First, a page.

With Inter he won their first European Cup in 45 years. And while he failed to usurp Barcelona when he was at Madrid, he still won La Liga in one of his three seasons there.

Plus, he reclaimed the title with Chelsea in the second year of his second spell. Then came last season when, for once, he looked to be just as fallible as other managers.

I was there when they lost to West Ham in October and whereas previously I always considered his behaviour to have a purpose behind it, when he set up conflicts with either the referee or opposing managers to get more out of his own players, on this occasion he lost it completely, getting himself sent off, frustrated with his team and his own failings.

It was the tenth game of the season and they had only won twice. For once, he was not in control of events, whereas in the past, when he was a serial provider of trophies, his anger always appeared to be an act.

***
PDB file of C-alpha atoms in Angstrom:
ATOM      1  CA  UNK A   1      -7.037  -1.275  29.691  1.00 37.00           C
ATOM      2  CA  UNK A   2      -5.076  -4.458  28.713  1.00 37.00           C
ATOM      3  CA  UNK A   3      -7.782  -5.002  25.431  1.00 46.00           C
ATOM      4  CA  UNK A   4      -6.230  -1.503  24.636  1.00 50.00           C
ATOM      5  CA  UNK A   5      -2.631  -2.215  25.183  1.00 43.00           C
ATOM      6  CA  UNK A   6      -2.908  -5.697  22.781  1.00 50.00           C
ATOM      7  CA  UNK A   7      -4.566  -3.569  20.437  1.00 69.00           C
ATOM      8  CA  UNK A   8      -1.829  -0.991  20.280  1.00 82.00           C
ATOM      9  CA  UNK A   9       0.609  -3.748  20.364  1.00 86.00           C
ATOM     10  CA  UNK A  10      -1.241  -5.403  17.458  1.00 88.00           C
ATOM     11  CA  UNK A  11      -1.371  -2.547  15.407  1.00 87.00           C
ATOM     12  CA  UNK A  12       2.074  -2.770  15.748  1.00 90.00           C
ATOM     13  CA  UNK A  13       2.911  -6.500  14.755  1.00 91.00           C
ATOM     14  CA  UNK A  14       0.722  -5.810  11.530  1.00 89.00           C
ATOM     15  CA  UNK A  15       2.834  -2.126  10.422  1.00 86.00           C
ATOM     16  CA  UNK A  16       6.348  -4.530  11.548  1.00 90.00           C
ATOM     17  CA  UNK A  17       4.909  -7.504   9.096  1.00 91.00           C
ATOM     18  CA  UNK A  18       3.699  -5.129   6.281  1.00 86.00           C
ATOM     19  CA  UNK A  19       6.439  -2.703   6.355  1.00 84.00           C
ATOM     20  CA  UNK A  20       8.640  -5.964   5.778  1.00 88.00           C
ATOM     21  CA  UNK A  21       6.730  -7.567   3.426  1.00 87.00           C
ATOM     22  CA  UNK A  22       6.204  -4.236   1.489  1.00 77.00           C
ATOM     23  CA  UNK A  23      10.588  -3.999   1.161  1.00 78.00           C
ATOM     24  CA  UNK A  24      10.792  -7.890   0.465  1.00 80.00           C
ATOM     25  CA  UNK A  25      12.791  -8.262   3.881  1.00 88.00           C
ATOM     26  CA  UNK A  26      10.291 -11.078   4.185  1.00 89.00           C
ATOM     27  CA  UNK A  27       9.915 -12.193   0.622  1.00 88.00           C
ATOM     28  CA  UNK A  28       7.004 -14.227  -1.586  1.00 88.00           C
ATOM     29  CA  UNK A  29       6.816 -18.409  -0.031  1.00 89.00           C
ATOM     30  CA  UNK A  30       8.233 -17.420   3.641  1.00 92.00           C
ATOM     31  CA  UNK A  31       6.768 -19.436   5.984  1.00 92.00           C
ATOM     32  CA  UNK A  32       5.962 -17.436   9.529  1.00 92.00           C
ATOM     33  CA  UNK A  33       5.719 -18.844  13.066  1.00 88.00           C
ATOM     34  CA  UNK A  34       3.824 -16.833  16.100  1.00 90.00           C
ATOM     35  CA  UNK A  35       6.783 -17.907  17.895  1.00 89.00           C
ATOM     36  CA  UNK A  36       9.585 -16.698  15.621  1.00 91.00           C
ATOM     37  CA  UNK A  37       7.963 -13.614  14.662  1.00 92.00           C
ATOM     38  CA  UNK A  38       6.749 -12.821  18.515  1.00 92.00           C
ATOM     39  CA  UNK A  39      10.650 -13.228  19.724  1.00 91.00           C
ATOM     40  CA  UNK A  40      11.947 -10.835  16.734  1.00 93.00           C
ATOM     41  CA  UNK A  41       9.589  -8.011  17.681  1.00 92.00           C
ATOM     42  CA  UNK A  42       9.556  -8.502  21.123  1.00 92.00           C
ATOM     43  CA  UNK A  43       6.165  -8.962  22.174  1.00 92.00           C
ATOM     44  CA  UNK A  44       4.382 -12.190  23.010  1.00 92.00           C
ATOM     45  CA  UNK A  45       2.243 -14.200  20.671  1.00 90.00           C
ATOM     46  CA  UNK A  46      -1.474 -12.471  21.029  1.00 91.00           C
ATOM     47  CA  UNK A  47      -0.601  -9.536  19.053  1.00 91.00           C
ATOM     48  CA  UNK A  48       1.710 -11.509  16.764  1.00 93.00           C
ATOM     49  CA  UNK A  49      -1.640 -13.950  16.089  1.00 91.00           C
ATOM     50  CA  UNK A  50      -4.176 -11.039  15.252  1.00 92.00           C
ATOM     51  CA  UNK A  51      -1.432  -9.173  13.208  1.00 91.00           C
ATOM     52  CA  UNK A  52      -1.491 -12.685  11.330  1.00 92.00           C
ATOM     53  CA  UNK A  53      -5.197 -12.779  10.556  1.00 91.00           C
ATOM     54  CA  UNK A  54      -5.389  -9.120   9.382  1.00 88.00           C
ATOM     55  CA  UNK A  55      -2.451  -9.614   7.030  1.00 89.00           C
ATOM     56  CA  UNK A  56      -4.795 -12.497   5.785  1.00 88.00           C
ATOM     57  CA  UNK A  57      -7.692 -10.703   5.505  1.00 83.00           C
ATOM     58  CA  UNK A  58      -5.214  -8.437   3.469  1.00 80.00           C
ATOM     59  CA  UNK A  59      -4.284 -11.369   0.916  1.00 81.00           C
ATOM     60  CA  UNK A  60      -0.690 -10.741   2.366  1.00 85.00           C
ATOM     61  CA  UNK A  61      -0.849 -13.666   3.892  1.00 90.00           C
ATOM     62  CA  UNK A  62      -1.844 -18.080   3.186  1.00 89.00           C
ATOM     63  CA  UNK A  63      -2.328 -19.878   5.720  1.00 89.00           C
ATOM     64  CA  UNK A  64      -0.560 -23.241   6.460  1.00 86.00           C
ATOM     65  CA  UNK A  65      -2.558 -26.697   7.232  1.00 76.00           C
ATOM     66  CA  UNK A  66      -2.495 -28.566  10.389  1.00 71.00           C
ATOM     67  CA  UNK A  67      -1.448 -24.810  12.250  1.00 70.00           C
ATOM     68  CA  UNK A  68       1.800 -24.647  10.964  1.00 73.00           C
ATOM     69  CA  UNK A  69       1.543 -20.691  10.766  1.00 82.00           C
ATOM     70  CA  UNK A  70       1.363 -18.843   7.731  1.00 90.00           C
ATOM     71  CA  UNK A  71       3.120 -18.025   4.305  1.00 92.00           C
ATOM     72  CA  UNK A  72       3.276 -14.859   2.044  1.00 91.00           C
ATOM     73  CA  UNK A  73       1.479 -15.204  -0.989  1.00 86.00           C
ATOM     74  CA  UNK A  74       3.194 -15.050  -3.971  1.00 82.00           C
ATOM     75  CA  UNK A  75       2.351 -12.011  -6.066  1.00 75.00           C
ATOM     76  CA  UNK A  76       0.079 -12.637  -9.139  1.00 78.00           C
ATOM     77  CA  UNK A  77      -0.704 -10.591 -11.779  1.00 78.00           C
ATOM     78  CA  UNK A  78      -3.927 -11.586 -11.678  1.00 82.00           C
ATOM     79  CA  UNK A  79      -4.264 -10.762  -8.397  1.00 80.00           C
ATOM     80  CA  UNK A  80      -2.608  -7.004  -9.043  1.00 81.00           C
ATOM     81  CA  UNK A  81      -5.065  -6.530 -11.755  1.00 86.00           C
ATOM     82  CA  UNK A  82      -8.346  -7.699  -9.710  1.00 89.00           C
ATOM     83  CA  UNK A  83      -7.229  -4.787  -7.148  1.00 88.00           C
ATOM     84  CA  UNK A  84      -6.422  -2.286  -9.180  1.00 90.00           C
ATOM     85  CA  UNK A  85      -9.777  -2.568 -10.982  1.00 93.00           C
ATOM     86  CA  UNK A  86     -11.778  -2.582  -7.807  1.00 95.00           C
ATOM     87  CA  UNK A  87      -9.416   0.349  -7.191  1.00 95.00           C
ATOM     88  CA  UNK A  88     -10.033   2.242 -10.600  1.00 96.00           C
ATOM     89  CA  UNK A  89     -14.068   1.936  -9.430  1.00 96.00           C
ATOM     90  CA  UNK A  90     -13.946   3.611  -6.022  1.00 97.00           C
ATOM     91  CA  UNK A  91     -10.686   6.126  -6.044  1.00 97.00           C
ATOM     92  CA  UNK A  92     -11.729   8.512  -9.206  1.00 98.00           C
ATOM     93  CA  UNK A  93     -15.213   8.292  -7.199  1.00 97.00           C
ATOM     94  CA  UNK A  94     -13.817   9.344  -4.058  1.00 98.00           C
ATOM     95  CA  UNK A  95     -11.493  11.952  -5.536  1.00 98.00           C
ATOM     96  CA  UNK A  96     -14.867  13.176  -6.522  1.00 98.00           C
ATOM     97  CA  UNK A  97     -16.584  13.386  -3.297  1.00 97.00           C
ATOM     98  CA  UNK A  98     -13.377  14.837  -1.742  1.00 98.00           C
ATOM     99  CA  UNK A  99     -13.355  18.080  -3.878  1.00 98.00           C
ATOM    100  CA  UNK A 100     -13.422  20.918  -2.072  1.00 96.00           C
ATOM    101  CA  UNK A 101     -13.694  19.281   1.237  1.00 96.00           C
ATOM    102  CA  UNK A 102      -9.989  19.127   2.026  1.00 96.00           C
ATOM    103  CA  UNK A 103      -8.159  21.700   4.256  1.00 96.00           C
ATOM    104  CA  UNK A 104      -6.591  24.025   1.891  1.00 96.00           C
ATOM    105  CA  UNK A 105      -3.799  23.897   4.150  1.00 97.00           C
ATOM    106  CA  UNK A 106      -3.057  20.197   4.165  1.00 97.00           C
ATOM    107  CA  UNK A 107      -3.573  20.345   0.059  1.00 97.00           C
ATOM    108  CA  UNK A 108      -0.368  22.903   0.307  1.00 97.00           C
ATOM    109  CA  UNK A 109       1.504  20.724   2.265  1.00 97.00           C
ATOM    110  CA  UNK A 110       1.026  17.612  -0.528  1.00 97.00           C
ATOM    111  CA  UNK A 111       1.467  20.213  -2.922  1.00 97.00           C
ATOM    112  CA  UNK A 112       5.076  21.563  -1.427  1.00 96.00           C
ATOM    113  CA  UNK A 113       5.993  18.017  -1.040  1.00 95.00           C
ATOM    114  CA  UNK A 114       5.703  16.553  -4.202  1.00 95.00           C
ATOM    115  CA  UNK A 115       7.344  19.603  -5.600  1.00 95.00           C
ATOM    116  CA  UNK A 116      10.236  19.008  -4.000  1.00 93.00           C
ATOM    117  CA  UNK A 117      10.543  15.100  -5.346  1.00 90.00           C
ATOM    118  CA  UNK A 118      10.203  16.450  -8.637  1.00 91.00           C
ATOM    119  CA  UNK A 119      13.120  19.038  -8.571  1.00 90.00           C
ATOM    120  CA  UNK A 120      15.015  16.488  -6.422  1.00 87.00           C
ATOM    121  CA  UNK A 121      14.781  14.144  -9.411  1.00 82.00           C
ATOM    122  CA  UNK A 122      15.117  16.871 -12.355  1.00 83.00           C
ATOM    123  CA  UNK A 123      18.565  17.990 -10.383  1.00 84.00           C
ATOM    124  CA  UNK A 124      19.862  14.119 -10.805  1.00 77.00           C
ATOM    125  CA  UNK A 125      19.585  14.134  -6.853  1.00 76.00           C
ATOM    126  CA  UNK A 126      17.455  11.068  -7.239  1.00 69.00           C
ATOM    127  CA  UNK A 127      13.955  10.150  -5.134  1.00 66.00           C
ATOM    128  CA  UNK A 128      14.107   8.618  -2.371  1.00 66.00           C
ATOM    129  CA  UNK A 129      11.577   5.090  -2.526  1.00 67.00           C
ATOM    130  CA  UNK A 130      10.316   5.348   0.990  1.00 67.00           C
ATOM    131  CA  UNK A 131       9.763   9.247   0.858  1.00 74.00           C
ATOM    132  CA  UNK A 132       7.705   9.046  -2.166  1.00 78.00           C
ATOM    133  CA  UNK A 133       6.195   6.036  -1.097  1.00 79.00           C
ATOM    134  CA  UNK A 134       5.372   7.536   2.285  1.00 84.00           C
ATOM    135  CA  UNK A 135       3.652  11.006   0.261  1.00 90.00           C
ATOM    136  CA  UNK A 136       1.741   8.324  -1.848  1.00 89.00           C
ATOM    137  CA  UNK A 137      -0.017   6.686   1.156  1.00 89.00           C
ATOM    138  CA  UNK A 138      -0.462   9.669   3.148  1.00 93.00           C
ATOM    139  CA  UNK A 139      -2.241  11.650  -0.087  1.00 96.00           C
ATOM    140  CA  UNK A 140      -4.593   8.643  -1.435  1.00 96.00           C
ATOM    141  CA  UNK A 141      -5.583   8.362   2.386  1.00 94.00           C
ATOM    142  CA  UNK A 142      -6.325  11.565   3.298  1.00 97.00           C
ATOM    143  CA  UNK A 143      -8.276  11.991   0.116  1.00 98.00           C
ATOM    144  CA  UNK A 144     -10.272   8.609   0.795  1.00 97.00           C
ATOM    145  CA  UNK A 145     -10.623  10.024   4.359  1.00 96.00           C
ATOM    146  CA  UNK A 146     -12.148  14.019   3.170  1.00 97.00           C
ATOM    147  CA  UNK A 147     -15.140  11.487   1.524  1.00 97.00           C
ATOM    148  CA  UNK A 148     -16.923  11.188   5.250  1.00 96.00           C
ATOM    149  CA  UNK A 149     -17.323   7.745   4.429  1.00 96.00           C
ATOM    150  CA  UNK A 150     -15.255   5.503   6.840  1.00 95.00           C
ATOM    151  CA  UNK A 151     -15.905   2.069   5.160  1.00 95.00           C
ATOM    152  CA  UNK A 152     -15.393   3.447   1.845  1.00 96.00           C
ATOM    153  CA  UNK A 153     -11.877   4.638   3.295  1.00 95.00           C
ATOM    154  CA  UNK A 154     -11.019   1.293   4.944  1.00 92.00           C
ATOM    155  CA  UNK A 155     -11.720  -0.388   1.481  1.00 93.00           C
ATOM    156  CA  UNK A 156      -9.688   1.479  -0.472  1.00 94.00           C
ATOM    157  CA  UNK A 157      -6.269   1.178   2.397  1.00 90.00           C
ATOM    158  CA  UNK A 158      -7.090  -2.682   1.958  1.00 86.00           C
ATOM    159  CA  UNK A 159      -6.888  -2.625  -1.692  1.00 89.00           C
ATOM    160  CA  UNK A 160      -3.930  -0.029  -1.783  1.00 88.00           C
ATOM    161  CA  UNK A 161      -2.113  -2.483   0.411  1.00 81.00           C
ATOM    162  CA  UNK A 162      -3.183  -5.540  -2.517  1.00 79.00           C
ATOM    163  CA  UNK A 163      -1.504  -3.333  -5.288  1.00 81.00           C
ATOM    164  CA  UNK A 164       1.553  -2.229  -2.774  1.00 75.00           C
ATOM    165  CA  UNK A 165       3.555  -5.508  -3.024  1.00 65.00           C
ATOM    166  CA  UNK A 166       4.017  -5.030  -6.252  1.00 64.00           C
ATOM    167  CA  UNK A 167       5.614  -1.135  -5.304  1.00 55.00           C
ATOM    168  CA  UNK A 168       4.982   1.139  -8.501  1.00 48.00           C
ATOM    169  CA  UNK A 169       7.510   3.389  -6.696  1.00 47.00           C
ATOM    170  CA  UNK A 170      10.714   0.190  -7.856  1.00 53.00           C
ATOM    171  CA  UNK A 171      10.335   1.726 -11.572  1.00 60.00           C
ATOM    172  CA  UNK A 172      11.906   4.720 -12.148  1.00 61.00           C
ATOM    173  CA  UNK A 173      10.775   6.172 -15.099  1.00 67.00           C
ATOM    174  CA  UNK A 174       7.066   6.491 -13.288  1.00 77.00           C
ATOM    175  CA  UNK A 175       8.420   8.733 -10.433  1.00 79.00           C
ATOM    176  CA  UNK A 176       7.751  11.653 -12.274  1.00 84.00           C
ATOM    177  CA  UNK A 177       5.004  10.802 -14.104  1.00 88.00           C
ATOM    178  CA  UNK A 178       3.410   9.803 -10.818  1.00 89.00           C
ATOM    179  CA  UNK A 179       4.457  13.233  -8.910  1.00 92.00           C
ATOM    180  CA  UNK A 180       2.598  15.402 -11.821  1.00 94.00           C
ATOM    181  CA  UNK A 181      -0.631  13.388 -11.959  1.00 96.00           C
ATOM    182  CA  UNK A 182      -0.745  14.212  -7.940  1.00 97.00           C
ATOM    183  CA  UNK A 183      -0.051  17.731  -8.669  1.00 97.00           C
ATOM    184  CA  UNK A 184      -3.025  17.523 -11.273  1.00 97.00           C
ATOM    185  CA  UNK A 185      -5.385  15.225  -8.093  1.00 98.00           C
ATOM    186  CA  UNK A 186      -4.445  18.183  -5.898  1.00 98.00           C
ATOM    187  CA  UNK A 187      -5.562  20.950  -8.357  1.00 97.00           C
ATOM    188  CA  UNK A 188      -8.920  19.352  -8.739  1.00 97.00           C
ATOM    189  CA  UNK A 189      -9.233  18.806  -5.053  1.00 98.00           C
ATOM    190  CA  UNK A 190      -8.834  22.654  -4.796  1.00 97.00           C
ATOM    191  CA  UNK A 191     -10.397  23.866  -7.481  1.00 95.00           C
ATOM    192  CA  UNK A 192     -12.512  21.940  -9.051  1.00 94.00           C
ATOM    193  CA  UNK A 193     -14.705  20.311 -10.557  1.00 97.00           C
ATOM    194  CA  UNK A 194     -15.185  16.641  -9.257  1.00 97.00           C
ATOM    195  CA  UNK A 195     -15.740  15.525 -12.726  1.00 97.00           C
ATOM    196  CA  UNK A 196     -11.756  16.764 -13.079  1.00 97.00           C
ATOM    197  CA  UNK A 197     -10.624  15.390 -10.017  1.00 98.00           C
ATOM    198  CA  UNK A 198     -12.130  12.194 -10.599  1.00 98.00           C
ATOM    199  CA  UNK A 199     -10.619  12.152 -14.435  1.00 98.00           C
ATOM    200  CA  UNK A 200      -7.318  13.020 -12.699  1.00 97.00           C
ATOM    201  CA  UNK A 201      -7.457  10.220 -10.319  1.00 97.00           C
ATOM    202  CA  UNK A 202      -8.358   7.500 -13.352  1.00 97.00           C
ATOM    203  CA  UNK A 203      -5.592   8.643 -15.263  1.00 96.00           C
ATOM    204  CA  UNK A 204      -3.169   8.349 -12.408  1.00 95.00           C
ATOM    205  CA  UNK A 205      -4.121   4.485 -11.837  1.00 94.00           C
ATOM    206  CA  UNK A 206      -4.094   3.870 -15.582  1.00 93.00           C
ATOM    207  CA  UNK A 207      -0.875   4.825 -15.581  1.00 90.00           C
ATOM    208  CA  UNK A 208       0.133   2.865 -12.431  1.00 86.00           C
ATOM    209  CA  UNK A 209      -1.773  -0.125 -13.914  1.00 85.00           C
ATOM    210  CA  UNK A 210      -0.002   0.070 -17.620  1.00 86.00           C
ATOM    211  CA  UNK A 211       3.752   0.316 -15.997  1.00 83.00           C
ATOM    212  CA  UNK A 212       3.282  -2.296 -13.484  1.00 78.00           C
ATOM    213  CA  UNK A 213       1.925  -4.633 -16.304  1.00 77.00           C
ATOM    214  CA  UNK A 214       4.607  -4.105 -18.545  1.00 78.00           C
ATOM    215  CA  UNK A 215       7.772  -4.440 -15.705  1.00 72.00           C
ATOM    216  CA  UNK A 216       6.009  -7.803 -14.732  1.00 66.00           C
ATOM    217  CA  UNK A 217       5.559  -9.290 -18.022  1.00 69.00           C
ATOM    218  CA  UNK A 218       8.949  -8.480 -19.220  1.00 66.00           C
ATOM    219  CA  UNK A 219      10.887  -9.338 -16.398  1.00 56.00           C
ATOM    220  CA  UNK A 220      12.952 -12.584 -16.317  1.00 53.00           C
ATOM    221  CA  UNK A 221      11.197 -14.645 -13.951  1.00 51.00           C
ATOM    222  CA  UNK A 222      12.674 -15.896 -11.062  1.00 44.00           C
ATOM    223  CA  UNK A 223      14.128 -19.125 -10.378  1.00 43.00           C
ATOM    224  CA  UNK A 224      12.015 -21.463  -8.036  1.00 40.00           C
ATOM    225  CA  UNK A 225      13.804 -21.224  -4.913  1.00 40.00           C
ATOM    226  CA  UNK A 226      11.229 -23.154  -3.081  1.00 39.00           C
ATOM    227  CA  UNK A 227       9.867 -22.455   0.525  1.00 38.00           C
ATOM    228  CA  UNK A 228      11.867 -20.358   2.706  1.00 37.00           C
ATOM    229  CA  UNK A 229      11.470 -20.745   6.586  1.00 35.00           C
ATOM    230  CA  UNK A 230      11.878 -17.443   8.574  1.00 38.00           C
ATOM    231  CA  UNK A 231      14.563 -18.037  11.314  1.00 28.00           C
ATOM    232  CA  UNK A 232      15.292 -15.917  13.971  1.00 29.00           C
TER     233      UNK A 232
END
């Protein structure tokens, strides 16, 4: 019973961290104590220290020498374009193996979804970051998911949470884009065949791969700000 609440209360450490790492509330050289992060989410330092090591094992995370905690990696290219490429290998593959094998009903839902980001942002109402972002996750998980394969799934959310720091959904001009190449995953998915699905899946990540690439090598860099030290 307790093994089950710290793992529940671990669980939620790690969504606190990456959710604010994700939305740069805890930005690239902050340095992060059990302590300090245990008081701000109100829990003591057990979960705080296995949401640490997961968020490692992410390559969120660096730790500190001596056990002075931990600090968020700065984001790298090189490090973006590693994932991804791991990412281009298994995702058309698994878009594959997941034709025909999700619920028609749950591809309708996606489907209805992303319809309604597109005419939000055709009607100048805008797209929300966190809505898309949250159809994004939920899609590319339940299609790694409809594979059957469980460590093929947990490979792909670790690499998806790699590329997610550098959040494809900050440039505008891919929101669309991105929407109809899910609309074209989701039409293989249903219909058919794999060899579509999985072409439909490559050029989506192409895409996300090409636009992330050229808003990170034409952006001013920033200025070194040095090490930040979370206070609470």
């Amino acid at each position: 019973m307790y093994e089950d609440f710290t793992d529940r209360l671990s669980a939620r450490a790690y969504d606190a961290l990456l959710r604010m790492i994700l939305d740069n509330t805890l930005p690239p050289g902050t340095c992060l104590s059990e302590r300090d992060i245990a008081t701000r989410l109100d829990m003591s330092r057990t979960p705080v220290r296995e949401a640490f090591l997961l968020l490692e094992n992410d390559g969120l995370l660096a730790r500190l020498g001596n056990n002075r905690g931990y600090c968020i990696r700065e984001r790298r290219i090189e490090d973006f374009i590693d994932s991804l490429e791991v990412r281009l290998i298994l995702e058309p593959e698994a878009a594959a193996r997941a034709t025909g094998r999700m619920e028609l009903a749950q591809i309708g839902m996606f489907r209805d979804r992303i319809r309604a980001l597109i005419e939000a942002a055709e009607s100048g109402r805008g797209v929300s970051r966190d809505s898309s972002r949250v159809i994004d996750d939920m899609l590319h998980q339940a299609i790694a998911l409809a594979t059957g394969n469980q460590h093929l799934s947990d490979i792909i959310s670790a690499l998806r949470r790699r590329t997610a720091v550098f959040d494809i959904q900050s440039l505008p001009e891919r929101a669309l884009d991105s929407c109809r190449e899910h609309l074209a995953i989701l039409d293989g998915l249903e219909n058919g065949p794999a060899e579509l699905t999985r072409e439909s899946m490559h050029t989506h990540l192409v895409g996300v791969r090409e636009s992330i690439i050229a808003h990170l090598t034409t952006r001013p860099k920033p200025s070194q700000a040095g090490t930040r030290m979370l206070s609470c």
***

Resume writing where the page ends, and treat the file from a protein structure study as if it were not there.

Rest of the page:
That was a primary reason why he was overlooked for the United job three years ago - because his apparent addiction to conflict was not in keeping with the club's tradition.

Three years ago, United were not prepared to risk working with someone whose comments would trigger respected referee Anders Frisk to retire. Nor would his goading of other managers been viewed as acceptable. But three years of dull football can change the view of supporters.

They yearn for colour and excitement, for trophies and a title challenge. They don't want to see their manager sit emotionless in the stand with a clipboard, seemingly unmoved by dire football or defeat, as Louis van Gaal did. They want passion from the sideline - like Conte provided for Italy, like Mourinho provides wherever he goes.